It's never easy to attempt stuffing an elegant yolk mixture into the misshapen center of a hard-boiled egg.
Anyone who makes deviled eggs for brunch (or just because!) knows how delicious they are. But a thin outer layer of egg white that breaks apart under the pressure of a creamy yolk is a sure way to ruin a good thing. It's an Easter meal disaster just waiting to happen.
Before executing a lovely spring-themed menu of honey-baked ham, roasted asparagus and deviled eggs, brush up on Nigella Lawson's classic recipe, which offers the secret to making perfectly centered hard-boiled eggs.
The key to Lawson's hack is essentially storing eggs in a different way before they even hit boiling water.
"In order to help the yolk keep centered as they cook, I leave them lying on their sides in a dish (rather than sitting upright in their boxes) overnight out of the fridge before cooking them," Nigella writes in the chef's note. "It’s not a fail-safe guarantee, but it does seem to make a difference."
In the U.K., where Lawson resides, eggs are often kept at room temperature in the grocery store, so it's not unusual for home cooks to keep their eggs on the counter. In the U.S., however, it's safer to keep eggs refrigerated to keep the risk of salmonella at bay. But it's perfectly OK to try Lawson's sideways hack and keep the bowl of eggs chilled in the fridge.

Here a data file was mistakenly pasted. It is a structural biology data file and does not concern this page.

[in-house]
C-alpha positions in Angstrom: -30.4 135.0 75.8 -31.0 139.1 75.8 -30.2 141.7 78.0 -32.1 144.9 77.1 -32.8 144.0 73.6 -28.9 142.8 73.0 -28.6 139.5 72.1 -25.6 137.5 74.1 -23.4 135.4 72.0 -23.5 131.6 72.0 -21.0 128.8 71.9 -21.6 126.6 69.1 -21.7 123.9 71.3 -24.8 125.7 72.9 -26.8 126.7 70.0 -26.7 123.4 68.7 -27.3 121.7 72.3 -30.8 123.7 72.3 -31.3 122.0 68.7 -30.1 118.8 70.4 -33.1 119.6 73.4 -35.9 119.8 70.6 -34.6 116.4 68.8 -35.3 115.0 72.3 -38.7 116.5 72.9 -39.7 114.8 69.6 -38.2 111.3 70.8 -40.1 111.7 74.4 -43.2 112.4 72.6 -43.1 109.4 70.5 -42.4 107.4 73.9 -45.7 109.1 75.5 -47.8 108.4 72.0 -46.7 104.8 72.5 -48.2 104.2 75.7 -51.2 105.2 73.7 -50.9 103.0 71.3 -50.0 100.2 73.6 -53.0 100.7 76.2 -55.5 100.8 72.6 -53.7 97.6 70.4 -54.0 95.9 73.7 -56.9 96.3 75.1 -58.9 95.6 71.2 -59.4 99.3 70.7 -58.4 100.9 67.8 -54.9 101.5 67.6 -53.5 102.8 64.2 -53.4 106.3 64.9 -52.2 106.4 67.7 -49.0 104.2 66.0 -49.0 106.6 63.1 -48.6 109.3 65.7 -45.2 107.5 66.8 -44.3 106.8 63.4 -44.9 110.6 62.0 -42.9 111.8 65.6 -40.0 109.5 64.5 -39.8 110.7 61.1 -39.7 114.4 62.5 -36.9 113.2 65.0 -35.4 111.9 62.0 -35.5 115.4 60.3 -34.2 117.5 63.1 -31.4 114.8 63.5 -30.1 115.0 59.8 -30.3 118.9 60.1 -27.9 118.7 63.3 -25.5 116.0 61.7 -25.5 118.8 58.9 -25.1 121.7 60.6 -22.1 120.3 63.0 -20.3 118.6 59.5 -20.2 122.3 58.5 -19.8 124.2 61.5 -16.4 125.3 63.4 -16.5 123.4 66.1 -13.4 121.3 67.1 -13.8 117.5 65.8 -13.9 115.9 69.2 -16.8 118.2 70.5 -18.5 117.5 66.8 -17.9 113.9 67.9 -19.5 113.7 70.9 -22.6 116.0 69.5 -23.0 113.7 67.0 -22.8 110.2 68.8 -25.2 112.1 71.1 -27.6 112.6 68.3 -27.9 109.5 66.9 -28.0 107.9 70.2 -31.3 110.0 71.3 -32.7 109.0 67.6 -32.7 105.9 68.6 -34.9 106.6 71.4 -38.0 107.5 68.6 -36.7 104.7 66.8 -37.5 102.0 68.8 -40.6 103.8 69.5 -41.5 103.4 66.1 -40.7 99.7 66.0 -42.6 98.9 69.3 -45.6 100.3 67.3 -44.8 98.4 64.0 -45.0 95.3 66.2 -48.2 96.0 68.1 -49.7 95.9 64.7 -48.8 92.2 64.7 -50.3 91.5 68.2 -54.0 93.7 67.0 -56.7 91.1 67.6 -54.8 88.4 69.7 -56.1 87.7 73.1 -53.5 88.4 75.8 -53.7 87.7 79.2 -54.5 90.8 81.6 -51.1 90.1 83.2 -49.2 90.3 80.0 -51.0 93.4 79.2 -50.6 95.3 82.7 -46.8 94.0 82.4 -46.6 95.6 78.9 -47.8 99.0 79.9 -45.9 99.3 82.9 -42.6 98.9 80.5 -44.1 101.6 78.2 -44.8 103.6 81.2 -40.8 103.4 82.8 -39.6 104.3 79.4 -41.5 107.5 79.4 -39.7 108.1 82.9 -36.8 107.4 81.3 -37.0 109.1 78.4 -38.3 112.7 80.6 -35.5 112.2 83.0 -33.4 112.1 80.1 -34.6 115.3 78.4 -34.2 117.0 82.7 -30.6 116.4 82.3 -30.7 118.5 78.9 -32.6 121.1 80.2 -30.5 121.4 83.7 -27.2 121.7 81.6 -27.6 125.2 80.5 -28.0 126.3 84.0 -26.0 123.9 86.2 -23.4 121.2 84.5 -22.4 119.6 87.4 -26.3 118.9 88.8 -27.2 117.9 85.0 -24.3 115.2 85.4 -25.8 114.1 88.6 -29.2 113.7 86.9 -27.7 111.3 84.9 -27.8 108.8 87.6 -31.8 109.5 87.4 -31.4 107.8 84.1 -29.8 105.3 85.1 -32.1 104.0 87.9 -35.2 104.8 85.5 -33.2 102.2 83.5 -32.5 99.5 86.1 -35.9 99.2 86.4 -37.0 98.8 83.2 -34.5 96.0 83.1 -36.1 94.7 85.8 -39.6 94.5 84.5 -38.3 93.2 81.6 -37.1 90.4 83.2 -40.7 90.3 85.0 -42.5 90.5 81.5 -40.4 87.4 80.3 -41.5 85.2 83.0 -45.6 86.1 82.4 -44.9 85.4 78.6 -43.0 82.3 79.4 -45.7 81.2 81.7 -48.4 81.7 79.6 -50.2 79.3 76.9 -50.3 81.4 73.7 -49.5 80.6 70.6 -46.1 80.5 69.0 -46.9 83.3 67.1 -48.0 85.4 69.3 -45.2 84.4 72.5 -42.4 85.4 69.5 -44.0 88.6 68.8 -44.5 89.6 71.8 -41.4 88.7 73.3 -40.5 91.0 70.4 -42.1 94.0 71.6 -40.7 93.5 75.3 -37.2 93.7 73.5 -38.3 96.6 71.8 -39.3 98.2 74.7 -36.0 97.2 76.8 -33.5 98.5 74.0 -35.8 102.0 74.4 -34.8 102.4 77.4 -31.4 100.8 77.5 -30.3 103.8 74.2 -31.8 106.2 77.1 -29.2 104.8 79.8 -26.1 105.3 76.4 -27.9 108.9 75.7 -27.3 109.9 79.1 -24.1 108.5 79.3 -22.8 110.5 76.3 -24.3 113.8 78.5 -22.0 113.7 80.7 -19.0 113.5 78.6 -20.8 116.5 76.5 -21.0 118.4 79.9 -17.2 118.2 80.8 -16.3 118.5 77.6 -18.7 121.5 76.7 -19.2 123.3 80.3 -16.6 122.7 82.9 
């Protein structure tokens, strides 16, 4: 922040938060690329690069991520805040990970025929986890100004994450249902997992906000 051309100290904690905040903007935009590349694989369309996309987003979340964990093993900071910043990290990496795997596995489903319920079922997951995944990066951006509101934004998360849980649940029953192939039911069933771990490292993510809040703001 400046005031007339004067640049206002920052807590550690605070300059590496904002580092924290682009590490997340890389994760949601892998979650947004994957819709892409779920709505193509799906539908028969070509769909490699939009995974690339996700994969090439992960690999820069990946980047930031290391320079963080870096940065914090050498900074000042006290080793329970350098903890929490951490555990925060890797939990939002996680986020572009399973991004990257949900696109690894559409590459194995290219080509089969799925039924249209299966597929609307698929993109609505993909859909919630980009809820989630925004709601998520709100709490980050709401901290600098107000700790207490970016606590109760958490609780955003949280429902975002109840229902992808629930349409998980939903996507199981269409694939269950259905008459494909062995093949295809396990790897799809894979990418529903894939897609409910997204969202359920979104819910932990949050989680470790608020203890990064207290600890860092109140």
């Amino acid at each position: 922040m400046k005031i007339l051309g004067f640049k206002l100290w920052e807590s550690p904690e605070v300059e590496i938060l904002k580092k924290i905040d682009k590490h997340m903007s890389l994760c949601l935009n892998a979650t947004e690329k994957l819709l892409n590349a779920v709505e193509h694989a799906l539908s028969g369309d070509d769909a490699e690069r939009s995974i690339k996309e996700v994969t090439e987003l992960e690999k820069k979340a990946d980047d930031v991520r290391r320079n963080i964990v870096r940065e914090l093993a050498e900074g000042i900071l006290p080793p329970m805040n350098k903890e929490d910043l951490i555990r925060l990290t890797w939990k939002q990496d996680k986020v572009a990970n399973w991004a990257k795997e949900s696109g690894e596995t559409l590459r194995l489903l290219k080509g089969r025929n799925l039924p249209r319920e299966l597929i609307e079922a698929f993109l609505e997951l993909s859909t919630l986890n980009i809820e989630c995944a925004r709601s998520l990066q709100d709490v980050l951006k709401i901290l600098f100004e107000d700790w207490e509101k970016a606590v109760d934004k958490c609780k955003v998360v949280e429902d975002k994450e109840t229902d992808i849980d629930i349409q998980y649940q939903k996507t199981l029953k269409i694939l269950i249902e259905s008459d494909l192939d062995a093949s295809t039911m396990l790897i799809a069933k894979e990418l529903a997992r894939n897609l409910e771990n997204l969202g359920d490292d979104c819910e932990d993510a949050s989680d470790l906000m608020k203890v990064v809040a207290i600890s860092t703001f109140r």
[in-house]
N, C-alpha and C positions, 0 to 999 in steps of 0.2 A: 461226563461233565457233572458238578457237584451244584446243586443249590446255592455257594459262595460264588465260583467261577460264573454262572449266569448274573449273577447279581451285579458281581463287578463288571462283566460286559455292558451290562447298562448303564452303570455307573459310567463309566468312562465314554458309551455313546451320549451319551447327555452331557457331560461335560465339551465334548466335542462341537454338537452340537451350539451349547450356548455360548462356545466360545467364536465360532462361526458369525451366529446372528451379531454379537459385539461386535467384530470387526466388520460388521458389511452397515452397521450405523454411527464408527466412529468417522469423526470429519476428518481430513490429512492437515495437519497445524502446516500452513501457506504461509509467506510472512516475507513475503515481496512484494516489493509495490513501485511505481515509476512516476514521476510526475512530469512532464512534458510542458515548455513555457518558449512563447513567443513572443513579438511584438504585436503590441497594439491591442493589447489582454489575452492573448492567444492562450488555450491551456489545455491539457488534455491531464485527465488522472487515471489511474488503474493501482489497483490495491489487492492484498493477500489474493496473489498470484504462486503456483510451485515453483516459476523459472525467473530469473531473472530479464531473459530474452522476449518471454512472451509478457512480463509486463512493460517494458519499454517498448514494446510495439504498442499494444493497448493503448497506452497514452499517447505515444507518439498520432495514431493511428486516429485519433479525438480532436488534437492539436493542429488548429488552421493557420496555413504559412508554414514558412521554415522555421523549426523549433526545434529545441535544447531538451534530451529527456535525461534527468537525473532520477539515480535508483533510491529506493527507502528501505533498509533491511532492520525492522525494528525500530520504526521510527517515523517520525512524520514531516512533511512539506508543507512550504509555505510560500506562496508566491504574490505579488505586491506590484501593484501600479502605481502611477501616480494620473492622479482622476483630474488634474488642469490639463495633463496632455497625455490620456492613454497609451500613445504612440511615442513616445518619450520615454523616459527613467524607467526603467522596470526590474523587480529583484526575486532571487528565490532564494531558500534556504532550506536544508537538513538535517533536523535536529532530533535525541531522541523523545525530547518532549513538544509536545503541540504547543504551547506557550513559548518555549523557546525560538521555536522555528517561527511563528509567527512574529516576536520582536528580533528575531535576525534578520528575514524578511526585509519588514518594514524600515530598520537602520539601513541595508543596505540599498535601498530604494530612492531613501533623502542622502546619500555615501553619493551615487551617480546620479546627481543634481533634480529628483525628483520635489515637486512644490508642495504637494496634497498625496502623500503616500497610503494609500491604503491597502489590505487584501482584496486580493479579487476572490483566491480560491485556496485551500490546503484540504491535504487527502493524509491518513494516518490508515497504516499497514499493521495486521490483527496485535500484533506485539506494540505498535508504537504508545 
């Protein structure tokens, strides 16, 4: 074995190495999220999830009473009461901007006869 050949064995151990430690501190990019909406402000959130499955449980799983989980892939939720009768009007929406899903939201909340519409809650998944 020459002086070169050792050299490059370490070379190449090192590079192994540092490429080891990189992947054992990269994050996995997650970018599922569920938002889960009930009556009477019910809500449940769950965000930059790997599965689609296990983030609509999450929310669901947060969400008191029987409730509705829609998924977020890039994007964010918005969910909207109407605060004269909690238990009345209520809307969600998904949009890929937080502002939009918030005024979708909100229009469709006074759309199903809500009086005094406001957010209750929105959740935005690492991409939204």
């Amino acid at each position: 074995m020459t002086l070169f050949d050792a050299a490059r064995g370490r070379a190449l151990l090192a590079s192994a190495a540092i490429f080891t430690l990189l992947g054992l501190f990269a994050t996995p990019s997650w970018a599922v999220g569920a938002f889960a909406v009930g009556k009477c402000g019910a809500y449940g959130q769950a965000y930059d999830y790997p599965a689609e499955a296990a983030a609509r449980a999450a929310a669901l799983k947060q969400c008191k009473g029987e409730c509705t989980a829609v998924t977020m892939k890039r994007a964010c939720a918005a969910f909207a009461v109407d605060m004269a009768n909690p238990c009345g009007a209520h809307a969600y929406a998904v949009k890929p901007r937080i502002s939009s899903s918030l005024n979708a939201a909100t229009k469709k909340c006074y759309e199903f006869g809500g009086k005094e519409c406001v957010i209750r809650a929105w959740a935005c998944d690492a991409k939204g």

Several commenters on Chowhound's home-cooking forum supported Lawson's tip.
"Last year I made several dozen deviled eggs for a holiday party, (one whole flat) and I turned each one over the day before cooking them. Perfectly centered, every last one of them," one person wrote.
A couple home cooks said they kept all the eggs inside the carton and — very carefully — turned the whole carton on its side in the fridge.
Elisa Marshall, chef and owner of Maman, a bakery and restaurant in New York City, also vouched for Lawson's method.
"After packaging, the yolk generally settles at the bottom large part of the eggs, so our fave tip, like Nigella, is to place the entire carton in the fridge on its side to allow the yolks to slowly shift overnight to the middle of the egg," Marshall told TODAY Food. "You can use two jars to prop these up or place at the side of the fridge. Another great option, in the carton itself, is to turn each of the eggs on their side horizontal as opposed to standing upright."
Despite the positive feedback for this unconventional tip, not all chefs think it works like a charm.
"I’m intrigued, but apprehensive," Laurence Edelman, chef and owner of Left Bank in New York City, told TODAY of the sideways-egg effect.
He did, however, offer another hack for centering hard-boiled eggs, which he learned from French-born chef, TV personality and cookbook author Jacques Pépin, who famously co-hosted "Julia and Jacques Cooking at Home," with Julia Child for years.
"Pierce the round end of the egg with a thumbtack before boiling it," Edelman told TODAY. "The air escap[ing] helps with consistency. A pro tip I can tell you, cook an egg or two more than you’ll need if [appearance] is important to you. Too often there’s an uncooperative player in the carton."
Whichever hack strikes your fancy, it never hurts to have extra eggs on hand. And, of course, even unruly eggs make for a terrific egg salad.